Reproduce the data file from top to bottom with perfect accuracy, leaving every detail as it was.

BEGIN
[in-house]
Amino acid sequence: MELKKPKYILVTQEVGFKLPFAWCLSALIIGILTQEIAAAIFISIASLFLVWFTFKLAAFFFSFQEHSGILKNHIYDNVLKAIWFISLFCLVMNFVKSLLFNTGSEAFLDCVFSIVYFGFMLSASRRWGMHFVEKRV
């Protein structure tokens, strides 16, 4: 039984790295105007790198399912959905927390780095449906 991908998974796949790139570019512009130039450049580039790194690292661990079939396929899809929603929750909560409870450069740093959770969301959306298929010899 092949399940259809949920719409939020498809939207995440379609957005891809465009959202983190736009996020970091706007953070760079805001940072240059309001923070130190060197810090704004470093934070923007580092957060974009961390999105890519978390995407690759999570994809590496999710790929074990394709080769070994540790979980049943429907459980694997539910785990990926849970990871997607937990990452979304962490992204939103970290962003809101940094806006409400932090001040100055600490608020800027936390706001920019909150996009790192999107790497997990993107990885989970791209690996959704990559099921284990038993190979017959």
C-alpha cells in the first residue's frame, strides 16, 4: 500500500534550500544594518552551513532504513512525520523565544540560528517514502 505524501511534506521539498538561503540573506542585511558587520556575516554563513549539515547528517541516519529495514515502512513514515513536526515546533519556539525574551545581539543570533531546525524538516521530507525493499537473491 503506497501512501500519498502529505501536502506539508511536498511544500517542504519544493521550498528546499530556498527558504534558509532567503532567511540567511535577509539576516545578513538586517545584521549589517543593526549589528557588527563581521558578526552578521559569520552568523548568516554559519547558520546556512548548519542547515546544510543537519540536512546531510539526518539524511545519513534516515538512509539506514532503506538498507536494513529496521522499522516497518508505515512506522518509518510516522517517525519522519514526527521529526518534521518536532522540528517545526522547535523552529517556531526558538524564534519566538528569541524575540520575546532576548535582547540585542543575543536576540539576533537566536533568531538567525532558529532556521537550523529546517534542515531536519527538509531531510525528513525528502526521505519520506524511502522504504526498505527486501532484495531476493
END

[in-house]
Amino acid sequence: MELKKPKYILVTQEVGFKLPFAWCLSALIIGILTQEIAAAIFISIASLFLVWFTFKLAAFFFSFQEHSGILKNHIYDNVLKAIWFISLFCLVMNFVKSLLFNTGSEAFLDCVFSIVYFGFMLSASRRWGMHFVEKRV
């Protein structure tokens, strides 16, 4: 039984790295105007790198399912959905927390780095449906 991908998974796949790139570019512009130039450049580039790194690292661990079939396929899809929603929750909560409870450069740093959770969301959306298929010899 092949399940259809949920719409939020498809939207995440379609957005891809465009959202983190736009996020970091706007953070760079805001940072240059309001923070130190060197810090704004470093934070923007580092957060974009961390999105890519978390995407690759999570994809590496999710790929074990394709080769070994540790979980049943429907459980694997539910785990990926849970990871997607937990990452979304962490992204939103970290962003809101940094806006409400932090001040100055600490608020800027936390706001920019909150996009790192999107790497997990993107990885989970791209690996959704990559099921284990038993190979017959």
C-alpha cells in the first residue's frame, strides 16, 4: 500500500534550500544594518552551513532504513512525520523565544540560528517514502 505524501511534506521539498538561503540573506542585511558587520556575516554563513549539515547528517541516519529495514515502512513514515513536526515546533519556539525574551545581539543570533531546525524538516521530507525493499537473491 503506497501512501500519498502529505501536502506539508511536498511544500517542504519544493521550498528546499530556498527558504534558509532567503532567511540567511535577509539576516545578513538586517545584521549589517543593526549589528557588527563581521558578526552578521559569520552568523548568516554559519547558520546556512548548519542547515546544510543537519540536512546531510539526518539524511545519513534516515538512509539506514532503506538498507536494513529496521522499522516497518508505515512506522518509518510516522517517525519522519514526527521529526518534521518536532522540528517545526522547535523552529517556531526558538524564534519566538528569541524575540520575546532576548535582547540585542543575543536576540539576533537566536533568531538567525532558529532556521537550523529546517534542515531536519527538509531531510525528513525528502526521505519520506524511502522504504526498505527486501532484495531476493